Seven Tips and Seven Pitfalls for High Voltage Presenting
Presenters are at their communications best when they are:
- Prepared. To be prepared, high voltage presenters work on both content and delivery. I suggest to clients that they practice a minimum of three times. As a part of that practice, I recommend that clients ask what questions they fear most, then prepare responses for each.
- Passionate. Before making any presentation, high voltage presenters ask why they are passionate about the topic. If they cannot answer the question, they don't present. Nothing gives a speaker more credibility, likeability, and authority than passion.
- Personal. High voltage presenters share personal stories and anecdotes. They are not afraid to share their lives with the audience.
- Focused and limit their points. I suggest that clients try to limit their speech to three to seven points. Research shows we have difficulty remembering more than seven topics at one time.
- Providing illustrations, stories, and examples for each point. High voltage presenters are great storytellers and for good reason. Most audiences remember stories and examples even more than the points the speaker was explaining.
- Using visuals to enhance the audiences' comprehension and memory. Research shows we remember eighty percent of what we see and only twenty percent of what we hear. One of the best visuals is a dramatic example. One client who worked for a public relations agency was making a presentation to a bank. To show the number of newspaper stories he planned to generate in the first three months of work, he dumped three hundred news clippings on the conference room table; he was awarded the account that day.
- Involving audiences. A common means of involving the audience is asking questions to stimulate dialog. I recommend to clients that they follow the "70/30 Rule" where they do no more than seventy percent of the talking and no less than thirty percent of the listening during a presentation.
Presenters are NOT at their communications best when they are:
- Not conversational. Poor communicators focus on the words and their "performance" instead of simply having a conversation with the audience. They adopt a "stage" persona and do not let audiences see behind the mask.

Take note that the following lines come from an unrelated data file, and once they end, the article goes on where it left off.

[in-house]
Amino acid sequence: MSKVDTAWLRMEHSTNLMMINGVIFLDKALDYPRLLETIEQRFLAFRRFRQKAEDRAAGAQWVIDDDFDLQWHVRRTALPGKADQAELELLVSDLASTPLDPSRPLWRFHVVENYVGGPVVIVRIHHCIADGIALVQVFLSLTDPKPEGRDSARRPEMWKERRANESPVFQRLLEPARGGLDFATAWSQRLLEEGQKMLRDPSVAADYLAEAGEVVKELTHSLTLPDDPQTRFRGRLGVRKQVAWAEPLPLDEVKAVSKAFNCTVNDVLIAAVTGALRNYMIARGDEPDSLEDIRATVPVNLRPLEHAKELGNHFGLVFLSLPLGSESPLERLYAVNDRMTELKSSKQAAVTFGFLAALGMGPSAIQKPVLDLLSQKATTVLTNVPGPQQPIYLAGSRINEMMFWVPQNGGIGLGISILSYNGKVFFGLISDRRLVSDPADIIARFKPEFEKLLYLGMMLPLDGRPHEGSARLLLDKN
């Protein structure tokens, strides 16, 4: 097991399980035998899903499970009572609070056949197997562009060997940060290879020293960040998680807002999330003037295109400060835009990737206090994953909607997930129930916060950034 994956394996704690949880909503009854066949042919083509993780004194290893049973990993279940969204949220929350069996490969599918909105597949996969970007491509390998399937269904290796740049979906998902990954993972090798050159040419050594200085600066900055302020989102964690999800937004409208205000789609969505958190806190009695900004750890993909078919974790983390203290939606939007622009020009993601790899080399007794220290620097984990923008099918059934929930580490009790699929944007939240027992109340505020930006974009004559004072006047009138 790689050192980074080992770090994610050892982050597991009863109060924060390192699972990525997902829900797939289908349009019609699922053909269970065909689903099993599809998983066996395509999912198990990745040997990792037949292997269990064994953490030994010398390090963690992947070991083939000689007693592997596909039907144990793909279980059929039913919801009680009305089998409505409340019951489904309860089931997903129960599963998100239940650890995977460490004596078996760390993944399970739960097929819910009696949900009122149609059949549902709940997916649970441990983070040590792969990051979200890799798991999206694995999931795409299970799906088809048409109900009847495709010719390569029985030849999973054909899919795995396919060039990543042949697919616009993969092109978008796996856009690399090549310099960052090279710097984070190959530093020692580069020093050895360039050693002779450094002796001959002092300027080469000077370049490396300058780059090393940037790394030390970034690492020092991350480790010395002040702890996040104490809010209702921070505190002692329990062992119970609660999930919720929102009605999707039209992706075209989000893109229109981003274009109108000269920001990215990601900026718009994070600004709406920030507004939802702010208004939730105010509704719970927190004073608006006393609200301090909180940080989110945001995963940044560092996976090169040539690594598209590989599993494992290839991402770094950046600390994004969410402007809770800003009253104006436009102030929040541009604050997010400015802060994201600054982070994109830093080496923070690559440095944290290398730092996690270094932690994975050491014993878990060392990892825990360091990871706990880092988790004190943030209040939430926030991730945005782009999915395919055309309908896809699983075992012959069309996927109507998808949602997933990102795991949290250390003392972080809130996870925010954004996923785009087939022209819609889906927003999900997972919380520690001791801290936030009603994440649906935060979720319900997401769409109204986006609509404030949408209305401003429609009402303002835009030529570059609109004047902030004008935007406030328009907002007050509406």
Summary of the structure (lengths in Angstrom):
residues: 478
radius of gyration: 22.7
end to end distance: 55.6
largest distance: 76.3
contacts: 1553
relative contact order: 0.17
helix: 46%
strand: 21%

- Practicing one-way communications. (High voltage communicators are two-way communicators; they listen with their ears and eyes, and they invite audience participation.)
- Not managing energy. Poor communicators are dull and lackluster and void of passion and conviction, or so energetic that their energy seems to bounce against the walls. (High voltage communicators manage their energy and direct it to individuals in the audience.)
- Not making strong eye contact with their audience. (Unlike poor communicators, high voltage communicators do not communicate to a room; they speak to individuals in the room by delivering one thought per person.)
- Moving targets. Fueled by nerves, poor communicators pace or rock until their constant movement becomes distracting. (High voltage presenters know that some movement is fine, but stay planted and grounded through most of their presentation.)
- Uncomfortable. When speakers are uncomfortable, audiences become uncomfortable, too. Most speakers are uncomfortable because they do not know their subject, the audience, or the room in which they are presenting. (High voltage communicators show their confidence by coming out from behind the podium, planting their feet shoulder-width apart, and speaking out.)
- Talking too fast. By not using pauses, poor communicators don't help listeners absorb the information. (High voltage communicators regulate the pace of their speech by looking for periods and pausing, scheduling pauses throughout their speeches, delivering "one thought per person," and checking in with their audience frequently to ensure comprehension and agreement.)
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Copyright 2004, Randy Siegel, All rights reserved
The Career Engineer" Randy Siegel works with organizations to take high-potential employees and give them the leadership and communications skills they need to be successful as they rise through the organization. Purchase his book PowerHouse Presenting: Become the Communicator You Were Born to Be through Amazon.com, and subscribe to his complimentary monthly e-Newsletter at www.buildyourleaders.com.